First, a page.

So. Phone and tablet cases for most makes, either with designs from their own collection or one you upload yourself. With pictures of owls, or without pictures of owls. Your choice. I went with owls. Ten percent discount if you click the link at the top and quote "thanku10" at the checkout.

That is all. Now leave me to gloat over my Owl-o-Phone.

Saturday, May 17, 2014

Future Islands - Seasons (Waiting on You) & Megan Washington at TEDx

I made a vow the other week not to buy any music product during this month. It is being sorely tempted by the Future Islands.

Like most musical discoveries, this was made in the most roundabout way: I am indebted to the charming and wonderful Ms Megan Washington for drawing me to the original after she posted a cover of the song on her own YouTube channel. Like this, if you wish to compare and contrast:

And any post on Future Islands cannot go by without drawing your attention to lead singer Samuel T Herring's enthusiastic performance style. The Letterman Show performance may go down in legend.

Finishing off: Megan Washington's TEDx talk in Sydney. At the risk of going all Upworthy on you: What happened next will blow your mind.

Friday, May 16, 2014

A short lesson on the inevitable victory of death, destruction and disappointment

Another day, and another slew of contributions to Britain's funniest blog – Angry People in Local Newspapers.

And every now and then I get one that strikes a chord with me. This time it's one of the repeated themes that I see on the blog – school gets chickens, chickens go missing, kids are photographed looking sad.

These stories come round with depressing regularity, and it makes me wonder why is it that schools will invest in chickens if they're all going end up tortured by local psychos, casseroled by local crooks, or ripped to shreds by foxes.

Then I realised that this is the exact outcome that schools are hoping for. Yes, the kids learn citizenship, responsibility and how to care for something with the precious gift of life. But they're also taught to expect disappointment, betrayal and the inevitable victory of the cold hand of death.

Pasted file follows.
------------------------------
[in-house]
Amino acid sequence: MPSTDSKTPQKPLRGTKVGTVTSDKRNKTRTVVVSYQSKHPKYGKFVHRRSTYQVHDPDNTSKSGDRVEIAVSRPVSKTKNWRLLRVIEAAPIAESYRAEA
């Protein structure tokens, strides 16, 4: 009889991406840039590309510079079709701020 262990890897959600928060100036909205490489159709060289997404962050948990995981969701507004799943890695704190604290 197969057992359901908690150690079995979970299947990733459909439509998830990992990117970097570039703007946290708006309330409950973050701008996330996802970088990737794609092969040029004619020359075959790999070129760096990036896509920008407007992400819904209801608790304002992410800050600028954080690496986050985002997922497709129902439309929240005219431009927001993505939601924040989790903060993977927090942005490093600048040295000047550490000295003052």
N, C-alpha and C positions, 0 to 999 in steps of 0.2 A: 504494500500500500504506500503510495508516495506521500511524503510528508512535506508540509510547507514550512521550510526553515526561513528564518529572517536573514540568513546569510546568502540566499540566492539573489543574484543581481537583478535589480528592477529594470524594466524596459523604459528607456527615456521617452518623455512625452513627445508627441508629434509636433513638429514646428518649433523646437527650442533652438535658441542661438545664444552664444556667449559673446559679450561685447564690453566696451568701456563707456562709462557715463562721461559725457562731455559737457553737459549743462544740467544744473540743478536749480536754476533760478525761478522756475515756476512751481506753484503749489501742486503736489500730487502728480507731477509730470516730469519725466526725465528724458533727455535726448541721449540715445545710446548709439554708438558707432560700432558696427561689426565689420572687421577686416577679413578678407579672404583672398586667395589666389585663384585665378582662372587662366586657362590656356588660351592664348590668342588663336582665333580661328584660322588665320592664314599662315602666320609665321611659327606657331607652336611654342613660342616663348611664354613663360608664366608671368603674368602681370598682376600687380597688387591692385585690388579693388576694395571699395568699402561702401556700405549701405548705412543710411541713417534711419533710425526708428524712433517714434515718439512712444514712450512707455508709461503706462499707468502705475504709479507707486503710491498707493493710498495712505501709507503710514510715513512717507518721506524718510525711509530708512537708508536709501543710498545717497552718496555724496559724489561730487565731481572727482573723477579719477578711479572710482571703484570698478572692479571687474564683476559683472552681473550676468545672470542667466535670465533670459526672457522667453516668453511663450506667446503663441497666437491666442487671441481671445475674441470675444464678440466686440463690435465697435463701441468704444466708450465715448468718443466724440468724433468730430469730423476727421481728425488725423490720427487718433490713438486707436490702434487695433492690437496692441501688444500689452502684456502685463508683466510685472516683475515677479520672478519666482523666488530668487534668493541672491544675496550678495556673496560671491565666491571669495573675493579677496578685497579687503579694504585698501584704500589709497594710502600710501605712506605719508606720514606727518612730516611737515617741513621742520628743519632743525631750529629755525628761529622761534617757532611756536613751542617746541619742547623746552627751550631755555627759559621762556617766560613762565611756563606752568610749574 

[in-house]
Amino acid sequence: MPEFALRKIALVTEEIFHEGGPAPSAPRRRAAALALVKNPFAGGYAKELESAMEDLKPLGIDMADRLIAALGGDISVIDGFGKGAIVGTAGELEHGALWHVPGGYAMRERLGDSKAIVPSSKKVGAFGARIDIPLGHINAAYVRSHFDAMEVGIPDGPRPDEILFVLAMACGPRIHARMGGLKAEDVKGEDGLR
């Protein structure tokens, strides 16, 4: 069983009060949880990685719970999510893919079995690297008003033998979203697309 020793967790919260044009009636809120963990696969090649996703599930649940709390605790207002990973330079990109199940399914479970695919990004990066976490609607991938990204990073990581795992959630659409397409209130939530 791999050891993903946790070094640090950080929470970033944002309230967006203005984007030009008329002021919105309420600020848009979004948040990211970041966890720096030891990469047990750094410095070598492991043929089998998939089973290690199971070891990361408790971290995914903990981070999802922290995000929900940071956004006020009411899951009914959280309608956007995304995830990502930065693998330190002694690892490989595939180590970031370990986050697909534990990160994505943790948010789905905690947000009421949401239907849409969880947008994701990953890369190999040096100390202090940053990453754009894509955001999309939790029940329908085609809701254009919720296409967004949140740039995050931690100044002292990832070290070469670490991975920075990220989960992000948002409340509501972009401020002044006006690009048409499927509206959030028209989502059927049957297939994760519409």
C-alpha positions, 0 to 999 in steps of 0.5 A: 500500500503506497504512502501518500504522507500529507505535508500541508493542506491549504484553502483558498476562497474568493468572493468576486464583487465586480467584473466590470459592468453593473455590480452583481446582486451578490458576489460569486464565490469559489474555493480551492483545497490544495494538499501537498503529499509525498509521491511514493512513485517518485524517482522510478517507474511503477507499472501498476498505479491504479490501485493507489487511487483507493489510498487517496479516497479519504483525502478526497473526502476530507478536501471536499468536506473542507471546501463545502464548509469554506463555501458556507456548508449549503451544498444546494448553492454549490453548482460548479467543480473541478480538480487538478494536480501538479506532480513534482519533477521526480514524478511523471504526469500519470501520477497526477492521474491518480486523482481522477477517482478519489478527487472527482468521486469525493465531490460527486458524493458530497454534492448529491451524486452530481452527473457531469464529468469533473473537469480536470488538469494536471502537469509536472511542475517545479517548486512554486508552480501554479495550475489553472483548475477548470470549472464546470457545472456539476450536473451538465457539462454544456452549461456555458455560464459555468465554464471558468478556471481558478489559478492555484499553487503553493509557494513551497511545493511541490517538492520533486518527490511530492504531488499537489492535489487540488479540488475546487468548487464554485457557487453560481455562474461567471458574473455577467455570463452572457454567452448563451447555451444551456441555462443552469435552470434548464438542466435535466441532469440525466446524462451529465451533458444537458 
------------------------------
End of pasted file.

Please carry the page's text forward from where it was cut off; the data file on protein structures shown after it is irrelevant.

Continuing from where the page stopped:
This is the exact lesson I learned when our teachers set up a chicken run outside our classroom window, the lesson being "You will arrive in class one day to find a bloody and feathery mess after the chickens were eaten by foxes".

And so it came to pass that the chickens were eaten by foxes; and the run remained outside our classroom window for the rest of the year, a bloody and feathery reminder that the things you love will be eaten by foxes. It was a lesson deeply ingrained in my mind, reflected in my (rejected) submission for the year art project: Chickens Getting Eaten By Foxes, A Study In Red.

Chickens Getting Eaten By Foxes, A Study In Red (Medium: Poster paint on teacher's Ford Escort)
 And it was a lesson that rang true. For when my grandfather got a pet tortoise, my take-home lesson was this: "He'll end up dead and in a pie."

Wednesday, May 14, 2014

Not a party political blog post

Whatever your political stripe: DEMAND TURDS ON 22nd MAY

With the European elections little more than a week away, the parties will be trying their hardest to secure your vote.

In the normal scheme of things, your friendly neighbourhood blogger might be making a few posts hoping to tell you which way to vote. You are wrong, because you should be voting for [PARTY NAME REDACTED].

That was a joke.

You see, in the early days of these pages, I could get away with telling you to support [PARTY NAME REDACTED] and not [PARTY NAME REDACTED] because my job was not in the public sphere. Now, however, I am employed as a journalist, and ethics demand that I report neutrally, and that means publishing no political opinion in either a personal or professional capacity in the run-up to an election, especially when it comes to my opinions of [POLITICIAN'S NAME REDACTED], who I believe to be the most enormous shit.

That's by-the-by because I have strong opinions on [POLITICIAN'S NAME REDACTED] (nobber), [POLITICIAN'S NAME REDACTED] (bell-end) and [POLITICIAN'S NAME REDACTED] (wouldn't piss on him if he was on fire) as well, which shows that I would be an equal-opportunities political commentator given half the chance.